Chippendale (1750-1790)

Chippendale refers to a style of English furniture produced in the 1750s and 1760s based on the designs of London cabinetmaker Thomas Chippendale (1718-1779). It is best characterized by openwork and ornamental carving in a style reminiscent of Rococo. In 1754, Chippendale produced the design book, The Gentleman and Cabinet-Maker’s Director. It was published again in 1755, and a revised, larger version appeared in 1762. Chippendale was not the most famous London maker of his time, but when antiquarians and furniture historians began to designate style periods, the name Chippendale was assigned to most of the English and then American Rococo-style furniture because of this publication. Chippendale furniture embodies a baroque, flourished scrolled styling, with deeply carved, highly curved lines, as well as rich and delicate ornament that combine to create harmonious forms.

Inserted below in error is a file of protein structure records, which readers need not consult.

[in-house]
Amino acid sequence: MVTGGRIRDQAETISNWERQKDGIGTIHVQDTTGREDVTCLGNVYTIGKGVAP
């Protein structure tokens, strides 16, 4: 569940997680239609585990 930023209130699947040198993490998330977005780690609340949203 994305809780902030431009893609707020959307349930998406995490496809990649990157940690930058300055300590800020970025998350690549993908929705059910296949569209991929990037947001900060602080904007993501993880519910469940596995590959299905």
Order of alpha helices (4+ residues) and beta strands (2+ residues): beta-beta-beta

Heather Bowling, Digital Collections Content Coordinator, 2016.

Drawn from

  • John T. Kirk, American Furniture: Understanding Styles, Construction, and Quality. New York: Harry N Abrams, Inc., Publishers, 2000.
  • Elizabeth Birdwell Bates and Jonathan L. Fairbanks. American Furniture: 1620 to the Present. New York: Richard Marek Publishers, 1981.
  • Getty Vocabulary, AAT (Chippendale, AAT: 300021214).